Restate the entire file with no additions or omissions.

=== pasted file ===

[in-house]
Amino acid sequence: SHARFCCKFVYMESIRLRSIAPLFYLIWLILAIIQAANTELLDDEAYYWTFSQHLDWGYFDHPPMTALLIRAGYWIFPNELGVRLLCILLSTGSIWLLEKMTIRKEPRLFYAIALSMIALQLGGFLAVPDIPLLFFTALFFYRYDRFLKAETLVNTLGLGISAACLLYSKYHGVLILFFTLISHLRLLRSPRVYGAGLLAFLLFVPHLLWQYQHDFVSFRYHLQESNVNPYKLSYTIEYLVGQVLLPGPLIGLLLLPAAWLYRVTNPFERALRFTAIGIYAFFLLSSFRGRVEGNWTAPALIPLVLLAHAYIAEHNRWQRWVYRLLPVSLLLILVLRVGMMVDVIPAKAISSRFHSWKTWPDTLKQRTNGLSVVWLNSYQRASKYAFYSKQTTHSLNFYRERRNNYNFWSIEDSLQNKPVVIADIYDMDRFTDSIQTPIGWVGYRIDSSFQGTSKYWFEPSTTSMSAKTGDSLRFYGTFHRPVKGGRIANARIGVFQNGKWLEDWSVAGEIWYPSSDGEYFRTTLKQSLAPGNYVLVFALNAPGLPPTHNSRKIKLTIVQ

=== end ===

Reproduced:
[in-house]
Amino acid sequence: SHARFCCKFVYMESIRLRSIAPLFYLIWLILAIIQAANTELLDDEAYYWTFSQHLDWGYFDHPPMTALLIRAGYWIFPNELGVRLLCILLSTGSIWLLEKMTIRKEPRLFYAIALSMIALQLGGFLAVPDIPLLFFTALFFYRYDRFLKAETLVNTLGLGISAACLLYSKYHGVLILFFTLISHLRLLRSPRVYGAGLLAFLLFVPHLLWQYQHDFVSFRYHLQESNVNPYKLSYTIEYLVGQVLLPGPLIGLLLLPAAWLYRVTNPFERALRFTAIGIYAFFLLSSFRGRVEGNWTAPALIPLVLLAHAYIAEHNRWQRWVYRLLPVSLLLILVLRVGMMVDVIPAKAISSRFHSWKTWPDTLKQRTNGLSVVWLNSYQRASKYAFYSKQTTHSLNFYRERRNNYNFWSIEDSLQNKPVVIADIYDMDRFTDSIQTPIGWVGYRIDSSFQGTSKYWFEPSTTSMSAKTGDSLRFYGTFHRPVKGGRIANARIGVFQNGKWLEDWSVAGEIWYPSSDGEYFRTTLKQSLAPGNYVLVFALNAPGLPPTHNSRKIKLTIVQ